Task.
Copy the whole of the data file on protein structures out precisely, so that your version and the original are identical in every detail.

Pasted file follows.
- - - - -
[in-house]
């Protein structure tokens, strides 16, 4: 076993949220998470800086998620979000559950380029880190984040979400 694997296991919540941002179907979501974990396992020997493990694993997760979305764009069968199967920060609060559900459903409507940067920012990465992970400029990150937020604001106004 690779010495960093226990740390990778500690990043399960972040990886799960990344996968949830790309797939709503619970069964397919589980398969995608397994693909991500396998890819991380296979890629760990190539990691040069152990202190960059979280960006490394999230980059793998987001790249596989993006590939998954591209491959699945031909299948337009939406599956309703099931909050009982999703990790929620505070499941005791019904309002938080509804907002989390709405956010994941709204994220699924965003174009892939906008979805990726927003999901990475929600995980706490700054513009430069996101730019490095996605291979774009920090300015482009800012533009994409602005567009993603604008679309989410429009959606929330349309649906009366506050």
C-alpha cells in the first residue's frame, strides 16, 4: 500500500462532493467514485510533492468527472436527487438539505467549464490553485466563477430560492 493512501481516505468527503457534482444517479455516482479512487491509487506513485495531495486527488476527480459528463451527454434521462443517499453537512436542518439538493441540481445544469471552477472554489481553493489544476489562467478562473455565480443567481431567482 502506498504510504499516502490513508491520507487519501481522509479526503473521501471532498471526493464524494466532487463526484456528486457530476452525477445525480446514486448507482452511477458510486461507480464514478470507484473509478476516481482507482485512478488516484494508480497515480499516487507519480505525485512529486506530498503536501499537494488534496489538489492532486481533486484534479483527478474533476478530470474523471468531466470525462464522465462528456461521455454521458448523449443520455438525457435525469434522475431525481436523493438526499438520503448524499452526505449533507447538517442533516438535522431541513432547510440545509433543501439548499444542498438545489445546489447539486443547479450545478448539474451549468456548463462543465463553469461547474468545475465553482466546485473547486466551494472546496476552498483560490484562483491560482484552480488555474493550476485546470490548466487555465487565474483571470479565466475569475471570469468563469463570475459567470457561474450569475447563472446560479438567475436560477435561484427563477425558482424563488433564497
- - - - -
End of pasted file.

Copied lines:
[in-house]
């Protein structure tokens, strides 16, 4: 076993949220998470800086998620979000559950380029880190984040979400 694997296991919540941002179907979501974990396992020997493990694993997760979305764009069968199967920060609060559900459903409507940067920012990465992970400029990150937020604001106004 690779010495960093226990740390990778500690990043399960972040990886799960990344996968949830790309797939709503619970069964397919589980398969995608397994693909991500396998890819991380296979890629760990190539990691040069152990202190960059979280960006490394999230980059793998987001790249596989993006590939998954591209491959699945031909299948337009939406599956309703099931909050009982999703990790929620505070499941005791019904309002938080509804907002989390709405956010994941709204994220699924965003174009892939906008979805990726927003999901990475929600995980706490700054513009430069996101730019490095996605291979774009920090300015482009800012533009994409602005567009993603604008679309989410429009959606929330349309649906009366506050």
C-alpha cells in the first residue's frame, strides 16, 4: 500500500462532493467514485510533492468527472436527487438539505467549464490553485466563477430560492 493512501481516505468527503457534482444517479455516482479512487491509487506513485495531495486527488476527480459528463451527454434521462443517499453537512436542518439538493441540481445544469471552477472554489481553493489544476489562467478562473455565480443567481431567482 502506498504510504499516502490513508491520507487519501481522509479526503473521501471532498471526493464524494466532487463526484456528486457530476452525477445525480446514486448507482452511477458510486461507480464514478470507484473509478476516481482507482485512478488516484494508480497515480499516487507519480505525485512529486506530498503536501499537494488534496489538489492532486481533486484534479483527478474533476478530470474523471468531466470525462464522465462528456461521455454521458448523449443520455438525457435525469434522475431525481436523493438526499438520503448524499452526505449533507447538517442533516438535522431541513432547510440545509433543501439548499444542498438545489445546489447539486443547479450545478448539474451549468456548463462543465463553469461547474468545475465553482466546485473547486466551494472546496476552498483560490484562483491560482484552480488555474493550476485546470490548466487555465487565474483571470479565466475569475471570469468563469463570475459567470457561474450569475447563472446560479438567475436560477435561484427563477425558482424563488433564497